If you opened an umbrella in Times Square you could say you covered New York
A sizable portion of the American political class seems to be mired in a prolonged fugue state (code 300.13). Their confusion has led them to the conviction that our nation’s well being will be served by a complex piece of new health legislation with so many unforeseeable ramifications that more permutations of its implementation are possible than there are elementary particles in the universe.
We are about to improve Medicare by taking $500 billion out of it. Reducing physician reimbursement by $200 billion dollars will also improve the program. Surely, no believes that these cuts will be implemented. Cynicism and delirium combined. We are going to extend health insurance to tens of millions of additional people while proclaiming that we will spend less money. Personal liberty will also increase – 16,000 new IRS agents will make sure of that. Our economy is said to be on the mend, so much so that Berkshire Hathaway’s and Proctor and Gamble’s cost of borrowing is now less than that of the United States government. Bond investors are now viewing Treasuries as riskier than a vast array of corporate debt. They’d rather own bonds backed by sales of toilet paper than the full faith and credit of the United States.
If you want a perspective on what animates many who would “reform” our medical system I recommend you read We Can Reduce US Health Care Costs by James E Dalen, MD, MPH in the current issue of the American Journal of Medicine. In brief, the article argues that central planning will solve all our healthcare problems. The record of central planning over the past century is ignored (or the author is ignorant of this record). He holds the Canadian medical system as an exemplar. The Canadian experience causes him to conclude that we could save 15% of our healthcare expenses by emulating our northern neighbor. I love this sentence: “The ultimate solution to our excessive health care costs is national health insurance: Medicare for all.” He then gives a reference – to whom? Himself. Say something often enough and it must be true. Pirandello wrote a play reminiscent of this thinking.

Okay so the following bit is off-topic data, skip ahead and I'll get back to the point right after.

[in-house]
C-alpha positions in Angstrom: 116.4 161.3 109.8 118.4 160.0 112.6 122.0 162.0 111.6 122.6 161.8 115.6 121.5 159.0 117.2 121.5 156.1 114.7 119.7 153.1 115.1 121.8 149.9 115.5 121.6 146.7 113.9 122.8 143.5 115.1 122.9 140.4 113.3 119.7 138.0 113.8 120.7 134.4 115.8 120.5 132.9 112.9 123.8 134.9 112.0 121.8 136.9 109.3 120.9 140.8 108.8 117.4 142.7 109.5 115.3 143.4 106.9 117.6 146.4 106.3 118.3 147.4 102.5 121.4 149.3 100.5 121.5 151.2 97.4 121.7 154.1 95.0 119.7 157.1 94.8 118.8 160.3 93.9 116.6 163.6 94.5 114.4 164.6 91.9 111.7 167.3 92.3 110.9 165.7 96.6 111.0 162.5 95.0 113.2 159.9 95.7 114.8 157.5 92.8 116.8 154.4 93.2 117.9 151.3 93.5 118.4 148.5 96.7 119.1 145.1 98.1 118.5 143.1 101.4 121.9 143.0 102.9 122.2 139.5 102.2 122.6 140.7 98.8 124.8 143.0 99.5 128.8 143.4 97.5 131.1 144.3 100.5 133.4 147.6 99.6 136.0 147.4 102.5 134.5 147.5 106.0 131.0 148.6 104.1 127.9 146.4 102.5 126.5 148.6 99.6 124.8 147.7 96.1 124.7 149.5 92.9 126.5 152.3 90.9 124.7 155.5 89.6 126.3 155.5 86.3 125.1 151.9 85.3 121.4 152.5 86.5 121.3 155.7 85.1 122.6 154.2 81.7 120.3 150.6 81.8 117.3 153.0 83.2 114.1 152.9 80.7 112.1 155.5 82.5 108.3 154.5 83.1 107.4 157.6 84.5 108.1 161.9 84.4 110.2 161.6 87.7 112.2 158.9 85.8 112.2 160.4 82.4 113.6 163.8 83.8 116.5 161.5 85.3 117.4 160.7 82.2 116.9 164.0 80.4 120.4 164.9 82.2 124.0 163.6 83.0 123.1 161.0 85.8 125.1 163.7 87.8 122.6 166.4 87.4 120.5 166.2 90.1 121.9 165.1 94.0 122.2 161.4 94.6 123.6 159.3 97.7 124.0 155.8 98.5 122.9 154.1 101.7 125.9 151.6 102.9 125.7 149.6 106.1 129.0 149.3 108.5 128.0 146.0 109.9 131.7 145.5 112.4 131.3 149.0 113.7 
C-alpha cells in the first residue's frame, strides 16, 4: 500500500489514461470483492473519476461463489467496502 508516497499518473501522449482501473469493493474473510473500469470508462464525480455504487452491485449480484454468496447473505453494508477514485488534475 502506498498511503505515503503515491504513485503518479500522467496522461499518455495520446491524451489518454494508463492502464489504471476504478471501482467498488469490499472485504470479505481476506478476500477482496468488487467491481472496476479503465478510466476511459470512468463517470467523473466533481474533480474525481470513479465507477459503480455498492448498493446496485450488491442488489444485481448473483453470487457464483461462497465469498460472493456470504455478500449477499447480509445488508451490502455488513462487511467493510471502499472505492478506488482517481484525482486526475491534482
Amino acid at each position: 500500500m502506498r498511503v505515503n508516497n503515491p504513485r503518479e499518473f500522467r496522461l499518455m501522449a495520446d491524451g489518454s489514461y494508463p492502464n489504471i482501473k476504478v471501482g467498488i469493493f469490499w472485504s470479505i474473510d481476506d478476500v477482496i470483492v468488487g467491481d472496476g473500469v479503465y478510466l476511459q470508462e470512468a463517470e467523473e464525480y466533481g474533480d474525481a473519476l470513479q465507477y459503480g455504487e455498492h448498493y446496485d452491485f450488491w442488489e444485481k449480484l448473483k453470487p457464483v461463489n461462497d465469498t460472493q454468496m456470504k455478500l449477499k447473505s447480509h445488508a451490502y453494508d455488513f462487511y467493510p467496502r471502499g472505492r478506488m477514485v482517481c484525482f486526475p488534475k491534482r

Dr Dalen wants to focus on preventative care by encouraging more physicians to enter primary care. He would do this by paying of loans for those who behave as he thinks best and by manipulating Medicare reimbursement to favor doctors in primary care specialties.
How many doctors do we need in each specialty? If we possess this knowledge it must be relevant to a decade or two hence because that’s how long it takes to redirect the output of doctors from training programs to practice. Our previous record of getting manpower needs right is not encouraging. You can make just as good a case for needing less doctors in the future as more and just as good a case for needing more specialists rather than less. Which is right? I don’t know, but neither does anyone else. Prediction is very hard, especially about the future – Yogi Berra.